The piston crown is extended to form a combustion chamber but then 6 ports are cut into the side of this space to match up with the transfer ports. A very clever design seemingly intended to scavenge the exhaust gases by opening the transfers very much earlier than conventional porting would allow.

Naiad 3 proved to be both successful and long lived being run regularly into the 1970s. At some stage new, longer and deeper, sponsons were added, although the stark rectangular shape of these detract from what would otherwise be one of the most attractive boats of the period.

A wonderful film exists of Naiad III running at Victoria and pecking in on the far side of the lake. From out of the ball of spray came the entire engine unit that was retrieved from further down the lake. The shot concludes with Tom wading back to the bank with the boat in one hand and the engine in the other, and with a smile on his face.

When Tom Dalziel finished competing he passed the boat to a fellow club member,  who in turn passed the boat to Dave Scarnell,  and that is where it currently resides. In 1997 the boat made a ‘guest appearance’ at the St Albans International Regatta.

Update Nov 2007.

Almost as soon as this article was published, Stuart Robinson recalled seeing Tom running a twin hulled boat, but a search of all the records failed to produce a reference to this 'mystery' craft. In an amazing coincidence, just four days later, a collection of photos came to light, and in one of them, Tom Dalziel was holding the very boat in question.

A close look at the print shows that the15cc motor featured above had been fitted to this 'catamaran' style hull, probably in the early 70s. The fate of this experimental hull is not known, but the engine was obviously put back into Naiad 3.

George Stone achieved a great deal of success with this style of boat and several were built for various classes, but none matched the speed of George's

Update March 2011

Having stripped down Naiad for the photos, Dave Scarnell made the decision to put the boat back into running order and rebridle it. It was first taken to Kingsbury, where Arthur Wall and Ron Hankins, seen here on the right, were co-opted into getting it running. The engine proved reluctant to pick up fuel, and after some more attention was taken to St Albans.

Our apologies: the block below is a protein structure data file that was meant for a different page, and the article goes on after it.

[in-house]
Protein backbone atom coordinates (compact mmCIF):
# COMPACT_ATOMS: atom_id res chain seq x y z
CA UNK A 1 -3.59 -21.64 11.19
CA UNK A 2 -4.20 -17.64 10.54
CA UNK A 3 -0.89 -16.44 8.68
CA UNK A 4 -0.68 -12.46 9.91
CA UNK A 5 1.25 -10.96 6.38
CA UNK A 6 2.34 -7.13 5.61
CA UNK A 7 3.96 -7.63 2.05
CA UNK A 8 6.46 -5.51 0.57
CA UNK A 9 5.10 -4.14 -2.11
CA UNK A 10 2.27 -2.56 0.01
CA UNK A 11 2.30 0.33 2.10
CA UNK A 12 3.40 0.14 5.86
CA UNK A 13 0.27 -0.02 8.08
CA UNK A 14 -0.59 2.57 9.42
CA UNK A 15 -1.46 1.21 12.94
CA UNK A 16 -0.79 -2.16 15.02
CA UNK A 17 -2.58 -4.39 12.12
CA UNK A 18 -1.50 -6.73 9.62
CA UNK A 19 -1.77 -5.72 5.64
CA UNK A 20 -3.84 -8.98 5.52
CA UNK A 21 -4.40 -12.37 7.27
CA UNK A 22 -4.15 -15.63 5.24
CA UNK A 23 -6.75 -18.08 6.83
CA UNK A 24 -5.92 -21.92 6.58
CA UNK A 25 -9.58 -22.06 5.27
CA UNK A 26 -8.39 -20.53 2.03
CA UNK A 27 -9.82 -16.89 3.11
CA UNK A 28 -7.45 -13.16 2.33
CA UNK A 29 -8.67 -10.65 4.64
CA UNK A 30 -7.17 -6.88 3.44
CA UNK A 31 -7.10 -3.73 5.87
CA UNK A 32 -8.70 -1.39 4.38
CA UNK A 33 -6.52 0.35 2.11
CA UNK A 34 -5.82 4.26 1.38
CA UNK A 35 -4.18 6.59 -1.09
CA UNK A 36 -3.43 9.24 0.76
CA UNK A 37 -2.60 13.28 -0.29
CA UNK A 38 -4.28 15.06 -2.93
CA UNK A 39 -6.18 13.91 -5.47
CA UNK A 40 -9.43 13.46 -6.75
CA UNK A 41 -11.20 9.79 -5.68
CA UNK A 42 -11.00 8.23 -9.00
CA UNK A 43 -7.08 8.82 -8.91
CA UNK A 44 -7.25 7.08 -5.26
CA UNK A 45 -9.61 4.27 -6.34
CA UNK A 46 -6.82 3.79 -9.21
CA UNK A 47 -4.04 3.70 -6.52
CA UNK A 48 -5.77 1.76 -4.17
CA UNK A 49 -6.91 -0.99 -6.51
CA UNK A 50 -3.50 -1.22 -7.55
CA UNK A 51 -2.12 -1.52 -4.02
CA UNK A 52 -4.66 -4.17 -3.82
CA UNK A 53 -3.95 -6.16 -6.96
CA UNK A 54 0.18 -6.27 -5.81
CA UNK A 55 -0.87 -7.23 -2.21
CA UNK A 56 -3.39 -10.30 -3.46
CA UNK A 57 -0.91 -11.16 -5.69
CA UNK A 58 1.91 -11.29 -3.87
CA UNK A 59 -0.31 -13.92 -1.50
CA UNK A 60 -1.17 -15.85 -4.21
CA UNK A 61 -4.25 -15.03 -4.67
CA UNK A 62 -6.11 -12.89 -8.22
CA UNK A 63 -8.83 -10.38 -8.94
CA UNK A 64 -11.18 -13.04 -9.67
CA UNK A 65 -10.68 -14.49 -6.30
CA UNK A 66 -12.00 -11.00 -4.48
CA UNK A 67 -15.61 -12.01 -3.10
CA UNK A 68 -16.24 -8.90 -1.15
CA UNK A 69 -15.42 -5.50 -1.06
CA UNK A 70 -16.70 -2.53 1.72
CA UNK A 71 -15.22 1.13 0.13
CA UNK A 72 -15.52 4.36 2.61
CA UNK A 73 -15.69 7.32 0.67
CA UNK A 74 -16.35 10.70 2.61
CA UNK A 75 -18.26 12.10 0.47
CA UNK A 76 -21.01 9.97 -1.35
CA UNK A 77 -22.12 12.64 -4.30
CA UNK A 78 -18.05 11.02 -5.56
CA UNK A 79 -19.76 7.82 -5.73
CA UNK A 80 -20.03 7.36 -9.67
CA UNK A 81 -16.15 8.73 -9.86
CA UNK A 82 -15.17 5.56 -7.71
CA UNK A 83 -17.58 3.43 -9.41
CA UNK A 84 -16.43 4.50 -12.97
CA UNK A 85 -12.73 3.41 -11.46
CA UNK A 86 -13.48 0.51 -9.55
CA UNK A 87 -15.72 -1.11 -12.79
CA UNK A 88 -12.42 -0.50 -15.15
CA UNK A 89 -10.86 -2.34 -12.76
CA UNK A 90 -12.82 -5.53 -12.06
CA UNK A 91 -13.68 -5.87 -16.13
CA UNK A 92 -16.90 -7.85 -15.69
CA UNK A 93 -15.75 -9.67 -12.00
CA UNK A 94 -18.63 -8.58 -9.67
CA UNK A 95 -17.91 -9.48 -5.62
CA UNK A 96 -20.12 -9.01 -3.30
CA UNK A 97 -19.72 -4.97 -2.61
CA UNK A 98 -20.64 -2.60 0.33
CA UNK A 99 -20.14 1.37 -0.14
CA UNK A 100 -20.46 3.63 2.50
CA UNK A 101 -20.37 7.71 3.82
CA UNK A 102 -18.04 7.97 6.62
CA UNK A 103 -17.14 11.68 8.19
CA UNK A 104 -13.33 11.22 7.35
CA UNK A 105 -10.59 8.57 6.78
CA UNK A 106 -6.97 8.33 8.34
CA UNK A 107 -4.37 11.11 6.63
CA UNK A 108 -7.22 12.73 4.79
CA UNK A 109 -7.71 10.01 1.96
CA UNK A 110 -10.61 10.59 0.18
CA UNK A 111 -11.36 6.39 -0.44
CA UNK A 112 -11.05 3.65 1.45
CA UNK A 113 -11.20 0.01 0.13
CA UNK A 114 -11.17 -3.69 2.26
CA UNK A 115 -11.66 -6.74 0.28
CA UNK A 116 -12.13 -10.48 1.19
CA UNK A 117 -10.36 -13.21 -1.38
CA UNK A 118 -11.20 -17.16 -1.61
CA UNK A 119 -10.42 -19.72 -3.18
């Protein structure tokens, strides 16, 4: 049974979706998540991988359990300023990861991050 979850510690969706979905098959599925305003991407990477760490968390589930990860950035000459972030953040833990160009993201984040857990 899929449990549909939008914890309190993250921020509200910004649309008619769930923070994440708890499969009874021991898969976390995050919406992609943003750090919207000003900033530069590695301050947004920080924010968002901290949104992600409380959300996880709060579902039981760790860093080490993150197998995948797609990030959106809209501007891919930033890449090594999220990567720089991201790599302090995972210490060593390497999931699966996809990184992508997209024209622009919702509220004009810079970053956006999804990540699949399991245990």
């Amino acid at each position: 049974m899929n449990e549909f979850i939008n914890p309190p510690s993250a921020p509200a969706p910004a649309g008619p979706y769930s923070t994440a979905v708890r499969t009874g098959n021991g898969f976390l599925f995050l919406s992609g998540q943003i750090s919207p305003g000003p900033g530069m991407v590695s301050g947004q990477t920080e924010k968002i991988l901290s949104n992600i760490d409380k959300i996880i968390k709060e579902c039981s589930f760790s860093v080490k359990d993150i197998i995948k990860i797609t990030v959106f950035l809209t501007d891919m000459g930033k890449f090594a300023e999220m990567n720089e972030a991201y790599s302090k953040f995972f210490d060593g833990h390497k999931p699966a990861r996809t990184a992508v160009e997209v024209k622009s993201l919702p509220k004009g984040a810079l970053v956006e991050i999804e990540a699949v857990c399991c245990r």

Here Dave was back in waders, but again the engine would run out a prime, but no more. Frustrated by this, Dave dug his A3 boat out, and came out of retirement. Naiad was returned to the shed, but has now been passed on, in the hope that the fuel problems can be ironed out so that it can be made to run reliably again.

Along with Naiad was another of Tom Dalziel's 15cc 'B' Class boats, seen to the left. The engine shows his normal superb level of craftsmanship and is yet another design variation with the single rear exhaust port. Unusually, the boat is rigged to run in either direction, which must make the fuel feed interesting. A look inside this motor could prove equally interesting.

When collecting a series of hydro engines that had been bought off eBay, the vendor also passed on the two surviving boats of Tom's and a quantity of spare parts, including props. Both boats were ripe for restoration having been repainted relatively recently in Hammerite that was still tacky in places and had attracted every bit of dirt and oil going. As the collected layers of paint were already lifting in some areas a little careful investigation was revealing. Naiad had started life varnished, which as it was built of mahogany and lime planking would have looked quite stunning. The other had been Hammerite, green enamel, yellow enamel, all over the original blue. Amazingly the layers of paint were over 1.8mm thick in some places.

The engine bay of the green boat had been glassed at some stage, which had not adhered to the wood of the hull so came out in one piece. Having stripped all the offending muck off Naiad 3 was varnished and the other repainted in the original blue. The poor running was easily solved. For some reason, both boats were fitted to run in either direction with bridle attachments on either side, The fuel tanks also had outlets either side so one would be in fresh air as soon as the boat was launched.

Thanks to Dave Scarnell for the very detailed pictures, to Arthur Wall for information about Tom Dalziel, Westbury Family and Peter Hill for original photos